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California Senate passes $25 minimum wage for health care workers

California's state Senate passed a bill this week that would raise the minimum wage for health care workers and support staffers to $25 an hour.

California's state Senate passed a bill this week that would raise the minimum wage for health care workers and support staffers to $25 an hour.

Authored by Democratic Sen. Maria Elena Durazo and supported by the Service Employees International Union (SEIU), the legislation didn't receive a single Republican vote.

Specifically, the bill would require any covered health care facility — from dialysis clinics to acute psychiatric hospitals — to pay $25 an hour to all workers on their premises, regardless of employer. Eligible employees include not only nurses and caregivers but also janitors, food service workers, housekeepers, and gift shop employees, as long as they directly or indirectly support patient care.

"I can't fix all of the problems in our health care system with one bill," Durazo told the Sacramento Bee after the initial vote. "That was not the purpose. The purpose was to elevate the role of the workers who provide us these services."


If the proposed wage increase passes the California State Assembly and is signed into law, it would be incremental, rising to $21 for one year beginning June 1, 2024, and then spiking to $25.

A $25 minimum wage would increase operational costs at health facilities by an estimated 3% and elevate pay by about $5.74 for each eligible healthcare worker, according to a report by the University of California, Berkeley's Labor Center.

Another study commissioned by the California Hospital Association, which opposes the bill, estimates the higher wage rate would increase total annual costs for the health care system by about $8 billion in 2024 and rise to $11.3 billion by 2030.

"This bill imposes a top-down wage increase for all health care workers that does not account for the current economics of health care or the unique circumstances of health care providers in local communities in a state as large and diverse as California," Rony Berdugo, vice president of state advocacy for the hospital association, wrote in a letter to the Senate appropriations committee in April. "SB 525 will in fact reduce access to medical services, increase health care costs, and diminish health care employment opportunities."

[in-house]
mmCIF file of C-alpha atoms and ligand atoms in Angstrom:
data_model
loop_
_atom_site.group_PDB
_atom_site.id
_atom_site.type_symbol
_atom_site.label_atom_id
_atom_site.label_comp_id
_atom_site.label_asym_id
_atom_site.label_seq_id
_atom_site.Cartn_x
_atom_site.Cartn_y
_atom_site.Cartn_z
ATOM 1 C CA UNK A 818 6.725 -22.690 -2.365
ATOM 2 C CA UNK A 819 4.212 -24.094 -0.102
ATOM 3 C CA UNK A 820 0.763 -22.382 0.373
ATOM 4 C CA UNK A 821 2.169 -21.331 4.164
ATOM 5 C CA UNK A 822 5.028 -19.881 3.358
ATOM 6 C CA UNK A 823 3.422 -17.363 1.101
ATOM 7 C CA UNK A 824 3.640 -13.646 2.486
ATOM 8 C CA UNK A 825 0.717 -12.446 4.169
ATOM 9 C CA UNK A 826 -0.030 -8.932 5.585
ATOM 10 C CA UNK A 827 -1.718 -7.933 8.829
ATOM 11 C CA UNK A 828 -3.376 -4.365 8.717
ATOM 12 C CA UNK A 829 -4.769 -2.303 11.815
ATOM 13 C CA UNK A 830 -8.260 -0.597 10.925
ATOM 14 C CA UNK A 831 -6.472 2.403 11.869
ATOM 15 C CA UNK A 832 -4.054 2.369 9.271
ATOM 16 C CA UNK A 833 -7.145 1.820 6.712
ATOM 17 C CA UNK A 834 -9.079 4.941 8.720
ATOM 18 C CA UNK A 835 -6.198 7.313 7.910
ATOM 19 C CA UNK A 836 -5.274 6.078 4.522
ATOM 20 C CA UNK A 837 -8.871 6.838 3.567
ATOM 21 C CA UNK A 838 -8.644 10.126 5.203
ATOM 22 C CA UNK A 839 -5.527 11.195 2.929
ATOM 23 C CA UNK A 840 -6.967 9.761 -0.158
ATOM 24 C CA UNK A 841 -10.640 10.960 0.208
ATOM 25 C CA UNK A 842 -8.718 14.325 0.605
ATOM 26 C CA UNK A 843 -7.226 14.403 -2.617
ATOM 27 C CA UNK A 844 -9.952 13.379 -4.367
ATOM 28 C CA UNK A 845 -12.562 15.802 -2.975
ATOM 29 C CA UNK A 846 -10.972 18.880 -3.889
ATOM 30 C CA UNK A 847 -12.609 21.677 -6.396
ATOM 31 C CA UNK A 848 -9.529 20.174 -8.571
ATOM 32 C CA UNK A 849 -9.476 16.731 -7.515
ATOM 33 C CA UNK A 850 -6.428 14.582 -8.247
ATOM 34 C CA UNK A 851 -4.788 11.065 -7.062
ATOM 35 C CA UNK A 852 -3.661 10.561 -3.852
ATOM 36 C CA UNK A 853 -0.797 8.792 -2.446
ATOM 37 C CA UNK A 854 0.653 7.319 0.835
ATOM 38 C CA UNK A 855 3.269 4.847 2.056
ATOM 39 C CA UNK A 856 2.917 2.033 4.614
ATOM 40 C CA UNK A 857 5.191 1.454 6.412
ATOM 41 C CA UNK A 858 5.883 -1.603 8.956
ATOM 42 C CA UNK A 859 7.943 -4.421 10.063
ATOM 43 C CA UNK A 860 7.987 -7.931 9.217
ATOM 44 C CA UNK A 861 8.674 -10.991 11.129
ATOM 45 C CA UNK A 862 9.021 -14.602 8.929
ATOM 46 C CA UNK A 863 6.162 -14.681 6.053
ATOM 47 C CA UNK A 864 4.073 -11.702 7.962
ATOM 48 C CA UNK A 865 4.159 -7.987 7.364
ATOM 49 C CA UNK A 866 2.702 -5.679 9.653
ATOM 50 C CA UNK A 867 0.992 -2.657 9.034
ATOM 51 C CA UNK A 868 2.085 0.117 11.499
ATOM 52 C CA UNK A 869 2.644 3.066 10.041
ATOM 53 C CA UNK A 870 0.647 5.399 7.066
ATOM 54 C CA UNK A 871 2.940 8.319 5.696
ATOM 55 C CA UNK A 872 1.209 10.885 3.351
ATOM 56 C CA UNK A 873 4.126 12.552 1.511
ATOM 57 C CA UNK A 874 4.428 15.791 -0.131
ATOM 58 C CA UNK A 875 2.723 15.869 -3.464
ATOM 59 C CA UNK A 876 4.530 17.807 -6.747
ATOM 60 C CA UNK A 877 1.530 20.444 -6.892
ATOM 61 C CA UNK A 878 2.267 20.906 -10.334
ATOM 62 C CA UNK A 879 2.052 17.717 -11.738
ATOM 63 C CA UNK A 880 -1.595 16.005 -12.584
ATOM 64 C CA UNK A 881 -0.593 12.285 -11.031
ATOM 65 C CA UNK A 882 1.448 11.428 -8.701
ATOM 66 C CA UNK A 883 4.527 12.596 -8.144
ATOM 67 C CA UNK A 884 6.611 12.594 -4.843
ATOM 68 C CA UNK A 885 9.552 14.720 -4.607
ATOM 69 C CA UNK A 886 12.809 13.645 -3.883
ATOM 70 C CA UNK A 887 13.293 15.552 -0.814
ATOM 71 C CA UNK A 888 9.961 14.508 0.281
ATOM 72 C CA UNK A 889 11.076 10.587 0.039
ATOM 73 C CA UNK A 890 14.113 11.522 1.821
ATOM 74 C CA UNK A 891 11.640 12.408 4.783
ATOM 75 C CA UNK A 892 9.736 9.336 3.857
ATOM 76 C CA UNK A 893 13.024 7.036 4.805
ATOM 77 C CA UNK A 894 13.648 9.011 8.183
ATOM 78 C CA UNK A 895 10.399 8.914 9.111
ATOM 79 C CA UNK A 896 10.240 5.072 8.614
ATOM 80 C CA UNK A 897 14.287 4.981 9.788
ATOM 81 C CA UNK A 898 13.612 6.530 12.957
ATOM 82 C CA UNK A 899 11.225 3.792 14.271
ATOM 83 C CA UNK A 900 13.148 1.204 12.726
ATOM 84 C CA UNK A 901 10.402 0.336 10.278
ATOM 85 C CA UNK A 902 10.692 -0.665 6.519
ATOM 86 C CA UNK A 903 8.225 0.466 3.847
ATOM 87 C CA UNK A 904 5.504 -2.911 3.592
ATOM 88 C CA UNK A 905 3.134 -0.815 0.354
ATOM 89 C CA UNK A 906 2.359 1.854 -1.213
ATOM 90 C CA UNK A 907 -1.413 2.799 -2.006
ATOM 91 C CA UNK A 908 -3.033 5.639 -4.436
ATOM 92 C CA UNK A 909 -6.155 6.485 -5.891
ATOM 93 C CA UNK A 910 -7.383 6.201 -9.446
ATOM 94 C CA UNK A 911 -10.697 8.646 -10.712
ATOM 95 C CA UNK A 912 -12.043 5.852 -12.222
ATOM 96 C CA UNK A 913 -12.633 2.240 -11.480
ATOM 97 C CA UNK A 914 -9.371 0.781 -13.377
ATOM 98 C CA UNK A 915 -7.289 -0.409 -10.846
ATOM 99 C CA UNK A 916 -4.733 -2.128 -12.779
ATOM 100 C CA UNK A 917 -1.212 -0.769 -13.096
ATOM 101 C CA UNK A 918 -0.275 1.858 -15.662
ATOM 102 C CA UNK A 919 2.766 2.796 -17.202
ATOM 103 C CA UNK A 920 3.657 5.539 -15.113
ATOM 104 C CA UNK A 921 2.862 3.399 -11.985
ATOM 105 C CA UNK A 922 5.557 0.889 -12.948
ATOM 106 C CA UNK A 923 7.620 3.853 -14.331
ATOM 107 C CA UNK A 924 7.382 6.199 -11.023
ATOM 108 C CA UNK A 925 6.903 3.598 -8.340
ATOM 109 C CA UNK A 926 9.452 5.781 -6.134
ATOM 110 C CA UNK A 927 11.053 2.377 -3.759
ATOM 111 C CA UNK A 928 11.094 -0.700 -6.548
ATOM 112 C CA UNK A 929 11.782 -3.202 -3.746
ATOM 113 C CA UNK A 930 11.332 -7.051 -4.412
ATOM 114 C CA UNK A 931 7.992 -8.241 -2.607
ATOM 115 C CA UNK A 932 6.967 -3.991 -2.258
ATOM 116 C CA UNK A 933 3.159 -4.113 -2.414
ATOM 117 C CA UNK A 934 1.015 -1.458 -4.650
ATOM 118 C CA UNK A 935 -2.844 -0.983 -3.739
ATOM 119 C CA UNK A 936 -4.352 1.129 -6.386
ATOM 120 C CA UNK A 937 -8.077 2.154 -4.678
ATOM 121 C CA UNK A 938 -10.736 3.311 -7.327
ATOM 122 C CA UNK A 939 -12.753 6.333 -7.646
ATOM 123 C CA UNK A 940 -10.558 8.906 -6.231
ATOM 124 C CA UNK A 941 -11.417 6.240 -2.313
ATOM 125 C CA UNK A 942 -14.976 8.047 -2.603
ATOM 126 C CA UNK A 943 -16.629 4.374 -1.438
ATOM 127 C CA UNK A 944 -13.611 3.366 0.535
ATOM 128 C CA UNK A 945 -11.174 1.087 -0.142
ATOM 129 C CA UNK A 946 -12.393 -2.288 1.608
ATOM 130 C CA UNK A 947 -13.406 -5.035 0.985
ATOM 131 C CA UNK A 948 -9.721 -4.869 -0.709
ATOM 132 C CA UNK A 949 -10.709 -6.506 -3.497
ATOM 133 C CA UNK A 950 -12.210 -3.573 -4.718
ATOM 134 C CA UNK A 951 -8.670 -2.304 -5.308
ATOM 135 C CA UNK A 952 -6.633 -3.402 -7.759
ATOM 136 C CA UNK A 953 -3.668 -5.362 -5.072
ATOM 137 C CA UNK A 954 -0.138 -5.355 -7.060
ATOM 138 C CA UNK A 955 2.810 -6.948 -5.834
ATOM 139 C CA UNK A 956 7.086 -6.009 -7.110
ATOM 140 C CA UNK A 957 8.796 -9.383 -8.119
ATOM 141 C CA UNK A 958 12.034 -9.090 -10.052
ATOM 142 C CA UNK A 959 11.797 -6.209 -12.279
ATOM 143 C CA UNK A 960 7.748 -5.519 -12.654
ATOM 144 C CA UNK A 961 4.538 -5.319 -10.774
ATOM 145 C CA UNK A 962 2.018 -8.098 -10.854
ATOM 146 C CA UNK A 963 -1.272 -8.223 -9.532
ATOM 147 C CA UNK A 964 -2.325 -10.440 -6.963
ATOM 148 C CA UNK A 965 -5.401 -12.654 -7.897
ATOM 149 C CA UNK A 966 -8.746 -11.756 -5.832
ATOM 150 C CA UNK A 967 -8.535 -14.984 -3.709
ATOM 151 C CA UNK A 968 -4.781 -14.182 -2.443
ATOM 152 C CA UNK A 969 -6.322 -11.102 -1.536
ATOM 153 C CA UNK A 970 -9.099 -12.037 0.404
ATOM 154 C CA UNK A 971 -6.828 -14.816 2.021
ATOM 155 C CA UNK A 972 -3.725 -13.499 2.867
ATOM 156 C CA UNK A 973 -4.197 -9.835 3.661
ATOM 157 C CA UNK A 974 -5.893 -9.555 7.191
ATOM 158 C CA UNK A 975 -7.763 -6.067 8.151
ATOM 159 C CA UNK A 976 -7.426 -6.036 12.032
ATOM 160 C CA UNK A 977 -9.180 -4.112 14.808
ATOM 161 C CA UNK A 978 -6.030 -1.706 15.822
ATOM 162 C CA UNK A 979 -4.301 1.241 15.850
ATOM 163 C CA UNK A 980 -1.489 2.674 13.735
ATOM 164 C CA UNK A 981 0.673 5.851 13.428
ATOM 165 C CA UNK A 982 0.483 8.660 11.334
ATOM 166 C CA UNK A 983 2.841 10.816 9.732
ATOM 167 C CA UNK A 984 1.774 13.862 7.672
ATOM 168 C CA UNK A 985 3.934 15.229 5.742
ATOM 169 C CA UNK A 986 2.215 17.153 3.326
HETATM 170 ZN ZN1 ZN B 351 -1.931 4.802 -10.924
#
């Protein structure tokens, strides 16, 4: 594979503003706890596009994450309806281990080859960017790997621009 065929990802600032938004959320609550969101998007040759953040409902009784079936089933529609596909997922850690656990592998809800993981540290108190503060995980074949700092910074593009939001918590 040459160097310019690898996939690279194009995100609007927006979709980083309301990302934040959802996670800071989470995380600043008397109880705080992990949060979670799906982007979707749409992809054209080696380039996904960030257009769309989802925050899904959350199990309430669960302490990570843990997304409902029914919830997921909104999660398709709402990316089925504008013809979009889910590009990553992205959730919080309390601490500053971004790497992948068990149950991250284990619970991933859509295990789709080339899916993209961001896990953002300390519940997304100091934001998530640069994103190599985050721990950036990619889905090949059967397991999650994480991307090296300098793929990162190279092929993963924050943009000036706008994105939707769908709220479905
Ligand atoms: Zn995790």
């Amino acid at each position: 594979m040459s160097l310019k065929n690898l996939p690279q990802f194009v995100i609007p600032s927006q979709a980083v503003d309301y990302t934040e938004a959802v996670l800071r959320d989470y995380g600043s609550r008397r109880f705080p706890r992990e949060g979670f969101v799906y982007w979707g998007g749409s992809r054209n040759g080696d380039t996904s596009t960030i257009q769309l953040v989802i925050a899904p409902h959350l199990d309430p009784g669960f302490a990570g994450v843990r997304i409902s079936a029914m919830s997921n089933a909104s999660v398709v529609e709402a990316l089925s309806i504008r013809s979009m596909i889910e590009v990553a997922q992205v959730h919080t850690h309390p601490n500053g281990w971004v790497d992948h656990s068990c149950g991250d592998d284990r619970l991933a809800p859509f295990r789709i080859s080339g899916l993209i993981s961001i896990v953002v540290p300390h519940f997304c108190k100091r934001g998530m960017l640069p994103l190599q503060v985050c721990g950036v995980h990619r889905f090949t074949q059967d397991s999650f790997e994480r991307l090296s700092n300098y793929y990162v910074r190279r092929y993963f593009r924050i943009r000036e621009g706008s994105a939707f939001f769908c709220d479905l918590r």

Republicans who opposed the measure expressed similar concerns.

"Sometimes our generosity and compassion exceed our ability to pay and serve," said Republican state Sen. Kelly Seyarto. "What has to be done first is you have to address the financial stability of the hospital health care system."


Even some Democrats who ended up voting for the legislation expressed doubts about its financial feasibility and the prospect of driving health care employers out of California. 

"I worry about this bill in a lot of ways," said Democratic state Sen. Dave Min, according to the Sacramento Bee. "I have deep concerns that this bill may end up causing health care facilities to exit the state, to go out of business, at a time when we really need them."

However, the bill has strong support from unions, who argue health care employees are overworked and receive too little compensation.

"I'm glad that the state Senate listened to health care workers like me and heard the truth about how we are exhausted and burned out, how short staffing means we are doing double and triple work, and how our patients are left waiting to get the care they need," said Mirell Vong, a patient registration representative at Mercy Hospital of Folsom, in a statement provided by SEIU California. "I'm glad they weren’t fooled by hospital industry lobbyists who claim they don’t have the money to pay us better when we know the truth: they are raking in profits and paying executives million-dollar salaries."


The SEIU represents 2 million members in health care, the public sector, and property services in the U.S., Canada, and Puerto Rico. Last week, some members marched on the state Capitol, the headquarters of the California Hospital Association, and the California Primary Care demanding a $25 minimum wage for health care workers.

The bill now moves to the Assembly. If passed, it will return to the Senate for final approval.

Meanwhile, health care workers may not be the only ones in California to receive a $25 minimum wage. A Los Angeles city councilman is proposing that the minimum wage for the city's tourism and hospitality workers be raised to $25 per hour as the cost of living has outpaced wages, and Los Angeles prepares to host several global events in the next few years. The proposal by Curren Price would immediately increase the hourly minimum wage for airport and hotel workers in the city to $25 an hour and then raise it $1 each year until 2028, bringing it to $30 an hour.


California already has the nation's second highest minimum wage at $15.50. However, the state's reparations task force, has called on lawmakers to raise that figure to a "living wage" as part of a broader set of proposals purportedly meant for the Golden State to make amends for slavery and racism.

Last month, California Gov. Gavin Newsom announced that the state's budget deficit has grown to nearly $32 billion, which is about $10 billion more than he anticipated in January when he offered his first budget proposal.

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